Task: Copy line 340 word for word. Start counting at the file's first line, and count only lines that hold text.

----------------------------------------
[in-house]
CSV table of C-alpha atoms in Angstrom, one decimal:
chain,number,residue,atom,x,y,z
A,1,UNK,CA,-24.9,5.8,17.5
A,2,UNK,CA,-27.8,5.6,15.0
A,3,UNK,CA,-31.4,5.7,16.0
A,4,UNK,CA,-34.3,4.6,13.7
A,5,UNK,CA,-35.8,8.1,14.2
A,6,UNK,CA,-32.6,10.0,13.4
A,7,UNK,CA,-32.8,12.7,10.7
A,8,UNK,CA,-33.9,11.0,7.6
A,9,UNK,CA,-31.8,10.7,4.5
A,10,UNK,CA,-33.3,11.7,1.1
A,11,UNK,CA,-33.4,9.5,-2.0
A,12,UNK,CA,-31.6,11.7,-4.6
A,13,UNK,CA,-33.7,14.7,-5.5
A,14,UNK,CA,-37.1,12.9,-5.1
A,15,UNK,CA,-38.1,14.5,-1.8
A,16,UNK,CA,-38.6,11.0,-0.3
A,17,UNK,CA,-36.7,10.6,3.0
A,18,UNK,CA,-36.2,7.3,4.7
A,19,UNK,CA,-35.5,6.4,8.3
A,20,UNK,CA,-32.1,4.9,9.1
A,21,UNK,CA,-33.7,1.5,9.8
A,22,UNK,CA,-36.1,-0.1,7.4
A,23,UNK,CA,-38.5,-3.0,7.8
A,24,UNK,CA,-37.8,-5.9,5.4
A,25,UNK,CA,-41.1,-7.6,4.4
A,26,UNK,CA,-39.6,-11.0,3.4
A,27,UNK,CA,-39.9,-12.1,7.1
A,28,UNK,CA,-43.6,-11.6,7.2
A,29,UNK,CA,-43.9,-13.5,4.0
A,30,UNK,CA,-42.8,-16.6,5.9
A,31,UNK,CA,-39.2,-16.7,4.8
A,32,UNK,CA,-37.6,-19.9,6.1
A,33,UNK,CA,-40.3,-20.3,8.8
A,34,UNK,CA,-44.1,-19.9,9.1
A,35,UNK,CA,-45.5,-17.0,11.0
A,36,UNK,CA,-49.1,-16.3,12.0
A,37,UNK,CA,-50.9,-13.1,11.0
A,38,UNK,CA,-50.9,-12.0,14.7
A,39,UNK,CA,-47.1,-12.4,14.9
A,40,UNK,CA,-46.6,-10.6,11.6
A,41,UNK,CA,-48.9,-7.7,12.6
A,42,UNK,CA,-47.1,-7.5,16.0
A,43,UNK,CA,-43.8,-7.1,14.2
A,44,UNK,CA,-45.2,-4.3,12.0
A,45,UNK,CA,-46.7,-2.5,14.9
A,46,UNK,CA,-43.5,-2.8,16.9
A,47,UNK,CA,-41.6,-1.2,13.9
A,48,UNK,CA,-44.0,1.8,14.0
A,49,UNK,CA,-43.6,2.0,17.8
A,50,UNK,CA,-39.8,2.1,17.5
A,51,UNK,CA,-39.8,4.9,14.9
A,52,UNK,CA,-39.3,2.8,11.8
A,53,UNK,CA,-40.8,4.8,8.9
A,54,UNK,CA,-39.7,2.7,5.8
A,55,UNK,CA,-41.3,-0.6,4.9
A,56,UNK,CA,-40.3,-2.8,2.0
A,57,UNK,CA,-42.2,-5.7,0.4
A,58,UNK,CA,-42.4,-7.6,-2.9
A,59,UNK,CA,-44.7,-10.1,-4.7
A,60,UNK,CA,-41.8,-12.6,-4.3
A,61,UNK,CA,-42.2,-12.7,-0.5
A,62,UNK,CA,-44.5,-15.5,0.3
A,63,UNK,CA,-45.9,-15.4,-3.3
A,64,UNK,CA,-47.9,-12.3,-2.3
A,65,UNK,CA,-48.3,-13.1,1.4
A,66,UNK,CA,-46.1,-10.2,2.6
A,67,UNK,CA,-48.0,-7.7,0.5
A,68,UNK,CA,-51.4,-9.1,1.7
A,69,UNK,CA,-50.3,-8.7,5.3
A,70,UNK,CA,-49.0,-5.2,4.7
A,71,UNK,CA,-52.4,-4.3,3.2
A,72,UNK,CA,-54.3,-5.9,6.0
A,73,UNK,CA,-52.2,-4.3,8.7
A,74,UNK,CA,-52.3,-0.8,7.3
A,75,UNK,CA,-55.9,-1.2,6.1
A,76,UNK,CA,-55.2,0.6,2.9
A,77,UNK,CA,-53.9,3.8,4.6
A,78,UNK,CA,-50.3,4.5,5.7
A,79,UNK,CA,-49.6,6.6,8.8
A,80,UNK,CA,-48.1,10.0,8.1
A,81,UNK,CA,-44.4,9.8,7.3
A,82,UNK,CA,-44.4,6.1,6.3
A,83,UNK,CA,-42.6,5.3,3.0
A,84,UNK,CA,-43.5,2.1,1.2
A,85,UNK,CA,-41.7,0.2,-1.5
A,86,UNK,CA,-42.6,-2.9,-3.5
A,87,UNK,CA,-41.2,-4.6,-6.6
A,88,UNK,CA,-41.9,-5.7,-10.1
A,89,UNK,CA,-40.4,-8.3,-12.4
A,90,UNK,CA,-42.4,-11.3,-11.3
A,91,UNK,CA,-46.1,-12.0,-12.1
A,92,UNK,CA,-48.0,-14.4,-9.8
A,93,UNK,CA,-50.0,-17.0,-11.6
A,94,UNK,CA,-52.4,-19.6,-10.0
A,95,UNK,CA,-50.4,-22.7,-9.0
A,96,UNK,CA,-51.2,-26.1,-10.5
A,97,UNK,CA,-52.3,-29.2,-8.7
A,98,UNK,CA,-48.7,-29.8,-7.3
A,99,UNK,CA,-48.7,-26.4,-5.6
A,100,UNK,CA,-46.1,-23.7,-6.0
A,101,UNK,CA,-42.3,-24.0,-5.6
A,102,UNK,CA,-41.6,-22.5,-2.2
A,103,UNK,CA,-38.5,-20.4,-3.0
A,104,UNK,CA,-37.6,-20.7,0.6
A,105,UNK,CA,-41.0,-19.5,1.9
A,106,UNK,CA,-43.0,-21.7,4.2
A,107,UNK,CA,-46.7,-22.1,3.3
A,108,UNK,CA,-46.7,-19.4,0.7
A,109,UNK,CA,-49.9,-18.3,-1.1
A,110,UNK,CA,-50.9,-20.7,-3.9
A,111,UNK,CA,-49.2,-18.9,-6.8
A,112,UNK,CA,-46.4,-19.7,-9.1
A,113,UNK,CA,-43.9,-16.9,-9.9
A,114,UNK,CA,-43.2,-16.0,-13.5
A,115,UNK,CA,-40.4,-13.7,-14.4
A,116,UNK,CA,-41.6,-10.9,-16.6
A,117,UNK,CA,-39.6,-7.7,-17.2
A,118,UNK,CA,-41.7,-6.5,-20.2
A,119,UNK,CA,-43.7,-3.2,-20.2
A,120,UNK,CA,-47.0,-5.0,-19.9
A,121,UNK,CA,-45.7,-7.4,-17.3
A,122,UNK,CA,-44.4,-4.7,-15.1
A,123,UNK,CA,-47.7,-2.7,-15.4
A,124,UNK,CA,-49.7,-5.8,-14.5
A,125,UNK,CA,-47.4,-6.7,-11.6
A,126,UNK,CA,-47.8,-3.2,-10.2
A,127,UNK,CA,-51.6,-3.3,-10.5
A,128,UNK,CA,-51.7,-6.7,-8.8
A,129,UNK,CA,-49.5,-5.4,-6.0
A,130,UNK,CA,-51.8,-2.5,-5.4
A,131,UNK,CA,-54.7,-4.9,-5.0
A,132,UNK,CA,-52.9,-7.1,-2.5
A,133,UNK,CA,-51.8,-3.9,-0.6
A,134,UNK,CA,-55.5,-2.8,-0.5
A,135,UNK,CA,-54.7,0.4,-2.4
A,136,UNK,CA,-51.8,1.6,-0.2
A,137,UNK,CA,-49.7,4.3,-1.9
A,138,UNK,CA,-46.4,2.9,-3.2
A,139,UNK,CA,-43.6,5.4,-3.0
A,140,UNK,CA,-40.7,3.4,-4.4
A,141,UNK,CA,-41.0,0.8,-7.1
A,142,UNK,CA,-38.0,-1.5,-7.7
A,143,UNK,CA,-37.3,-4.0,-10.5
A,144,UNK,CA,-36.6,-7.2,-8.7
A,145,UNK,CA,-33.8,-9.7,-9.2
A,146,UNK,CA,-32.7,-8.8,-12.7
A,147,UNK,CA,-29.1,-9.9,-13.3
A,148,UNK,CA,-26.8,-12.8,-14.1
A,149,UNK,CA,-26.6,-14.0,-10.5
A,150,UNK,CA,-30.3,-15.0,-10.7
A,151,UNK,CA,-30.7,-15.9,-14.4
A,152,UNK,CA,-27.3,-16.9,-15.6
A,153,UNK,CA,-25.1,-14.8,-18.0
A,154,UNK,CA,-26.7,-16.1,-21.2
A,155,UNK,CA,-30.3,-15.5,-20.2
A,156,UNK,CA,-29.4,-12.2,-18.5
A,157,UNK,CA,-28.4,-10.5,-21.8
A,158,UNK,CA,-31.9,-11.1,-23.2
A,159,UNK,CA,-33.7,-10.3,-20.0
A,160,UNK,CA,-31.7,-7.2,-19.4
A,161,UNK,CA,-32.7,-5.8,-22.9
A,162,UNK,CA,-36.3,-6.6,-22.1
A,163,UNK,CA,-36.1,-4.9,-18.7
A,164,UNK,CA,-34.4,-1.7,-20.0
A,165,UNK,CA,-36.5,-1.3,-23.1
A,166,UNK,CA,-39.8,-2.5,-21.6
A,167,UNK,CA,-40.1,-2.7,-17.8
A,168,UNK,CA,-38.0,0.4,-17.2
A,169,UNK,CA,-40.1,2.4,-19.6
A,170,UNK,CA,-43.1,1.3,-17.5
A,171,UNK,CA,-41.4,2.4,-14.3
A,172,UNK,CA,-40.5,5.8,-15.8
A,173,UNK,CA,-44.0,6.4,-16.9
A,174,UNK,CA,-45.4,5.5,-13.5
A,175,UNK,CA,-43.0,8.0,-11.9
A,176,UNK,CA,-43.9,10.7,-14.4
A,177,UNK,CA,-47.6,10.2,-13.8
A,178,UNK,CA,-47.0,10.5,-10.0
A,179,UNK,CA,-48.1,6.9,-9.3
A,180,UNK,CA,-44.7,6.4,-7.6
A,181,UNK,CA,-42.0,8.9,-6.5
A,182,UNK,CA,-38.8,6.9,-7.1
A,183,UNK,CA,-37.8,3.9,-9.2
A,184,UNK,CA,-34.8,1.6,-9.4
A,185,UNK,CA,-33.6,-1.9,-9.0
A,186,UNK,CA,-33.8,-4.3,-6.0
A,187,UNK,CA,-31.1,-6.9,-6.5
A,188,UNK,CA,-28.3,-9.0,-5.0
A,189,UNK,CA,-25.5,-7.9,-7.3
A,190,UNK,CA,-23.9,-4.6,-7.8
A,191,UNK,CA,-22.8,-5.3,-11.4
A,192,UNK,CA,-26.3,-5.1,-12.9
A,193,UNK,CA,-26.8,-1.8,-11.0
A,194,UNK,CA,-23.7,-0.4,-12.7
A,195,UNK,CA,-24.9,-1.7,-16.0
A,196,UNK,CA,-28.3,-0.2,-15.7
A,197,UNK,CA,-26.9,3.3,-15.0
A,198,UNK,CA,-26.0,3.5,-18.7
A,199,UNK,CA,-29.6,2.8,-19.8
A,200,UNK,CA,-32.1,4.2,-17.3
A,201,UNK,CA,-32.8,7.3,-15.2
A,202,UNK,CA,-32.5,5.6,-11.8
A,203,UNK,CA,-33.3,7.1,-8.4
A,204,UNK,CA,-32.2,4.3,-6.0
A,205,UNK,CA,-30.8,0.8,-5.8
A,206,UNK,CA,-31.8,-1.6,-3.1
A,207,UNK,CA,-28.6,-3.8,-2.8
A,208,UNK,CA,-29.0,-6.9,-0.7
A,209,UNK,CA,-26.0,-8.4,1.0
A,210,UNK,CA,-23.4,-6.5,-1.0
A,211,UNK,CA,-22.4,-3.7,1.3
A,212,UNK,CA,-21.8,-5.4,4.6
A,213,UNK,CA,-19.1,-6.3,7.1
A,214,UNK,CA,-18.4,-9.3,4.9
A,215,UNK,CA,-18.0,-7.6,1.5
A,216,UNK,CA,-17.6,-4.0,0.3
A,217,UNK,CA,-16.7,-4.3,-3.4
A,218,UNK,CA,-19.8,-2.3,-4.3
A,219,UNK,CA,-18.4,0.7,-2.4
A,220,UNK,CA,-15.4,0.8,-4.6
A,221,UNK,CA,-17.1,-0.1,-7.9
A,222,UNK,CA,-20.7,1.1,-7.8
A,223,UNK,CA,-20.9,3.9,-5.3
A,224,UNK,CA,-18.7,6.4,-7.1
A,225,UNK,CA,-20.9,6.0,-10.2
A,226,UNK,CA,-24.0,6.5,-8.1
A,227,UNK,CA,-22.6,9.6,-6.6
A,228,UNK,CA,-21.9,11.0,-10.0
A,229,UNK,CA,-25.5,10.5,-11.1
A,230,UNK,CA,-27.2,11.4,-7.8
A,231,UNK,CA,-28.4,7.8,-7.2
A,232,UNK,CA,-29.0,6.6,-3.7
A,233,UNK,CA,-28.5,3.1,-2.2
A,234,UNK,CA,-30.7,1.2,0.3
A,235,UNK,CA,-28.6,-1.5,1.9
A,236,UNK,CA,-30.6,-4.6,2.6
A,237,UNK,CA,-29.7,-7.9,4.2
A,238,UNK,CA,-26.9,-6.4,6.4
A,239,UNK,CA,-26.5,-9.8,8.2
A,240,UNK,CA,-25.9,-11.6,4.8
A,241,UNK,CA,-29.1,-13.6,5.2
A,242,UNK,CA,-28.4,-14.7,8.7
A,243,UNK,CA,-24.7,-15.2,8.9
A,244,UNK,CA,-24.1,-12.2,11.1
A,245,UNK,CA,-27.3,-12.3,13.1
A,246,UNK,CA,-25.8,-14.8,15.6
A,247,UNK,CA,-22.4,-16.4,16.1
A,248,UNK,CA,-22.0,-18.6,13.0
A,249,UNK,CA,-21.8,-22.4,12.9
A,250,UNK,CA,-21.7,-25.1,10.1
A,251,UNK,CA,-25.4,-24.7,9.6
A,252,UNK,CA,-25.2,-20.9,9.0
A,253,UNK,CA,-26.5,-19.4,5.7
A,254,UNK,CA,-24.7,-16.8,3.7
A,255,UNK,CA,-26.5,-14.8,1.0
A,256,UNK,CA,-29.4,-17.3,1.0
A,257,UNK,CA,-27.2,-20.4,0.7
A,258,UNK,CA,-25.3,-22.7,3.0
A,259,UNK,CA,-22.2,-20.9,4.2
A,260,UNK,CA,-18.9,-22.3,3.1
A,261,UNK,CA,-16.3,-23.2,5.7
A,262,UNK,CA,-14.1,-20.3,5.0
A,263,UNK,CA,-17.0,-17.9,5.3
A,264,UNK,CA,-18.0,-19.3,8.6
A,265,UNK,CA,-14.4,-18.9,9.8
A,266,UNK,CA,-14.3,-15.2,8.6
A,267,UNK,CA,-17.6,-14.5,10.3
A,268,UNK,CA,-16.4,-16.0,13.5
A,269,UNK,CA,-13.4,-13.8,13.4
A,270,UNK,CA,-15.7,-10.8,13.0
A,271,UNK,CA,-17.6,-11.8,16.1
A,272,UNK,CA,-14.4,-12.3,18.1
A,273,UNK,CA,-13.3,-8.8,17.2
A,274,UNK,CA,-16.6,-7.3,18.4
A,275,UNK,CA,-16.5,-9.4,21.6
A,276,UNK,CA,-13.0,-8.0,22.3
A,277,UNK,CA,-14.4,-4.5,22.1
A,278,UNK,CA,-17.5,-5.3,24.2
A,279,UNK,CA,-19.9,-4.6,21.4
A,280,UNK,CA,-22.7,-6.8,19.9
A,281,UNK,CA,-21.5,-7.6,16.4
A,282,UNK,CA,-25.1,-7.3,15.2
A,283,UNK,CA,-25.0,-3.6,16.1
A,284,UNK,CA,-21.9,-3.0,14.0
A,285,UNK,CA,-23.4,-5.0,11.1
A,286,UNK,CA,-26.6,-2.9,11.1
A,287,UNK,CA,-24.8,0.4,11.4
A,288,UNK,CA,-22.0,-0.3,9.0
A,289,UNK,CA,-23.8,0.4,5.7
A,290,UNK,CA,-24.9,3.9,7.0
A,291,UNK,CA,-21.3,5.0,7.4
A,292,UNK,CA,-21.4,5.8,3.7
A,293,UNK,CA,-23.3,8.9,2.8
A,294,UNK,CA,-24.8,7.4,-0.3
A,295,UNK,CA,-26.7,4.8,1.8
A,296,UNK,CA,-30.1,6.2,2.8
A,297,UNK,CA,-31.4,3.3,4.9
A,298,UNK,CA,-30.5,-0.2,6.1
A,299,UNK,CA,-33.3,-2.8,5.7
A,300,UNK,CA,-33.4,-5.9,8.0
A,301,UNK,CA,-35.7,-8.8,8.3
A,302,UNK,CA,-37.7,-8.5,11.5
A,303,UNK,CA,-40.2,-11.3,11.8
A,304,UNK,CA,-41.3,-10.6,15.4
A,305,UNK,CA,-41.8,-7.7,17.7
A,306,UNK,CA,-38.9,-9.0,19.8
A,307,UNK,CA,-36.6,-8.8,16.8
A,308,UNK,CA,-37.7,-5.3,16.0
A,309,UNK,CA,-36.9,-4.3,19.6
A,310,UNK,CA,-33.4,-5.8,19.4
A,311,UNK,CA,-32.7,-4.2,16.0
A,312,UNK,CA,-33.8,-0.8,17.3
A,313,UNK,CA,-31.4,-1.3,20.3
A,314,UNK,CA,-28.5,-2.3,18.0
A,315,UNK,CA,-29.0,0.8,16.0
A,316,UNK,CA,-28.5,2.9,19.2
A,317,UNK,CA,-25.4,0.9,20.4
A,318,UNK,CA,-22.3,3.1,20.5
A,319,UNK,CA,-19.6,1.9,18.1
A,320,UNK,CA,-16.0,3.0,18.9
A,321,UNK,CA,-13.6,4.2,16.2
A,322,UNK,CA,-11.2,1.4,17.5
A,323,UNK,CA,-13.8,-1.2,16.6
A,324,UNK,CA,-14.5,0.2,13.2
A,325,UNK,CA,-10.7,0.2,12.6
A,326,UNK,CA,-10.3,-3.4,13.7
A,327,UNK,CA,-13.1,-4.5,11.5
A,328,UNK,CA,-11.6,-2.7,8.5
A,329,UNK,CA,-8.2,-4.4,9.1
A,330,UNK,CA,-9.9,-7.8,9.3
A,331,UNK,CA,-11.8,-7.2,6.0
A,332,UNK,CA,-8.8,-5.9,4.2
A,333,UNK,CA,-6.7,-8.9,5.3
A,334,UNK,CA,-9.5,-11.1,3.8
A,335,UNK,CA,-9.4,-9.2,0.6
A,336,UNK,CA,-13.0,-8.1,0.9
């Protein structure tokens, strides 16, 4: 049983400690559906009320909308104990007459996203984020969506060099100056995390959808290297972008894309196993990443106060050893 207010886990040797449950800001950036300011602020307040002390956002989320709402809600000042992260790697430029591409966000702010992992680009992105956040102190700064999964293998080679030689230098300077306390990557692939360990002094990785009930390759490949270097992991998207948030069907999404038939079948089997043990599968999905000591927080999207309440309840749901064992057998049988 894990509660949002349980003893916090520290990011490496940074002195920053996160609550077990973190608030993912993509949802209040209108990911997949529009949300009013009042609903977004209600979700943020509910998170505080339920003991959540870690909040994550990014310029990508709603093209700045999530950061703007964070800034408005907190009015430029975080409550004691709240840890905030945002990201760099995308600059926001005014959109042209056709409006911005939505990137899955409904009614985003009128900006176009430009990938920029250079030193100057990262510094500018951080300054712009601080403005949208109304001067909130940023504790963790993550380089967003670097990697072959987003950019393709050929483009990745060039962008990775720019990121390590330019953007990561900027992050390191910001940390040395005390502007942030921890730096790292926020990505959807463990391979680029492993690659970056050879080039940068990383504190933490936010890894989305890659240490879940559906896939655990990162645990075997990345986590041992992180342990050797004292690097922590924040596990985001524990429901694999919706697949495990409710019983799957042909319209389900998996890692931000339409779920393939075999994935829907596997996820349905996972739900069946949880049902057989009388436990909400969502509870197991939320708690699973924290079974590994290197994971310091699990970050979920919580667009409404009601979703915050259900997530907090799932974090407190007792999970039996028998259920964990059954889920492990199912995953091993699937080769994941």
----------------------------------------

């Protein structure tokens, strides 16, 4: 049983400690559906009320909308104990007459996203984020969506060099100056995390959808290297972008894309196993990443106060050893 207010886990040797449950800001950036300011602020307040002390956002989320709402809600000042992260790697430029591409966000702010992992680009992105956040102190700064999964293998080679030689230098300077306390990557692939360990002094990785009930390759490949270097992991998207948030069907999404038939079948089997043990599968999905000591927080999207309440309840749901064992057998049988 894990509660949002349980003893916090520290990011490496940074002195920053996160609550077990973190608030993912993509949802209040209108990911997949529009949300009013009042609903977004209600979700943020509910998170505080339920003991959540870690909040994550990014310029990508709603093209700045999530950061703007964070800034408005907190009015430029975080409550004691709240840890905030945002990201760099995308600059926001005014959109042209056709409006911005939505990137899955409904009614985003009128900006176009430009990938920029250079030193100057990262510094500018951080300054712009601080403005949208109304001067909130940023504790963790993550380089967003670097990697072959987003950019393709050929483009990745060039962008990775720019990121390590330019953007990561900027992050390191910001940390040395005390502007942030921890730096790292926020990505959807463990391979680029492993690659970056050879080039940068990383504190933490936010890894989305890659240490879940559906896939655990990162645990075997990345986590041992992180342990050797004292690097922590924040596990985001524990429901694999919706697949495990409710019983799957042909319209389900998996890692931000339409779920393939075999994935829907596997996820349905996972739900069946949880049902057989009388436990909400969502509870197991939320708690699973924290079974590994290197994971310091699990970050979920919580667009409404009601979703915050259900997530907090799932974090407190007792999970039996028998259920964990059954889920492990199912995953091993699937080769994941």